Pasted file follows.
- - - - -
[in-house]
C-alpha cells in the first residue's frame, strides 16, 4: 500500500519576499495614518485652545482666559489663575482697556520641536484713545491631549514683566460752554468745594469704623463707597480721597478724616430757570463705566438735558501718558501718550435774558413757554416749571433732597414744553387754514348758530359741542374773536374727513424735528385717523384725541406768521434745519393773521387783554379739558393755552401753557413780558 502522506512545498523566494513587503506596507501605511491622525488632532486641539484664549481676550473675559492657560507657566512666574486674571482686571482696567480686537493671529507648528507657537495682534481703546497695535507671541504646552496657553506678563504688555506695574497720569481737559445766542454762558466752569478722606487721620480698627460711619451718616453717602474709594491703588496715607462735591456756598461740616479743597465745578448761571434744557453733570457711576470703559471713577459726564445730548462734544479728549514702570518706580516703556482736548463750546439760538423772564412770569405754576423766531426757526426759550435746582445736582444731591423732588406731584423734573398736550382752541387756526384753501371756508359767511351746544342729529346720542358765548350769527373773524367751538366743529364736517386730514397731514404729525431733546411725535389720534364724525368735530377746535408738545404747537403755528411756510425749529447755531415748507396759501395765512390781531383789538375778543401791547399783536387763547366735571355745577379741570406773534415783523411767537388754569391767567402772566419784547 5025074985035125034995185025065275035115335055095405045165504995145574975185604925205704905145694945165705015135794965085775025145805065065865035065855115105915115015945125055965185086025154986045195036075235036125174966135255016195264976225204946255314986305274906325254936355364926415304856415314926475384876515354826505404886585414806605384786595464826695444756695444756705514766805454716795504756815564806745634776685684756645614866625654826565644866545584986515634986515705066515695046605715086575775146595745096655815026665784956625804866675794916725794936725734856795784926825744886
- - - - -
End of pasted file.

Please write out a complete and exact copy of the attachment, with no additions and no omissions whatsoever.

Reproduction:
[in-house]
C-alpha cells in the first residue's frame, strides 16, 4: 500500500519576499495614518485652545482666559489663575482697556520641536484713545491631549514683566460752554468745594469704623463707597480721597478724616430757570463705566438735558501718558501718550435774558413757554416749571433732597414744553387754514348758530359741542374773536374727513424735528385717523384725541406768521434745519393773521387783554379739558393755552401753557413780558 502522506512545498523566494513587503506596507501605511491622525488632532486641539484664549481676550473675559492657560507657566512666574486674571482686571482696567480686537493671529507648528507657537495682534481703546497695535507671541504646552496657553506678563504688555506695574497720569481737559445766542454762558466752569478722606487721620480698627460711619451718616453717602474709594491703588496715607462735591456756598461740616479743597465745578448761571434744557453733570457711576470703559471713577459726564445730548462734544479728549514702570518706580516703556482736548463750546439760538423772564412770569405754576423766531426757526426759550435746582445736582444731591423732588406731584423734573398736550382752541387756526384753501371756508359767511351746544342729529346720542358765548350769527373773524367751538366743529364736517386730514397731514404729525431733546411725535389720534364724525368735530377746535408738545404747537403755528411756510425749529447755531415748507396759501395765512390781531383789538375778543401791547399783536387763547366735571355745577379741570406773534415783523411767537388754569391767567402772566419784547 5025074985035125034995185025065275035115335055095405045165504995145574975185604925205704905145694945165705015135794965085775025145805065065865035065855115105915115015945125055965185086025154986045195036075235036125174966135255016195264976225204946255314986305274906325254936355364926415304856415314926475384876515354826505404886585414806605384786595464826695444756695444756705514766805454716795504756815564806745634776685684756645614866625654826565644866545584986515634986515705066515695046605715086575775146595745096655815026665784956625804866675794916725794936725734856795784926825744886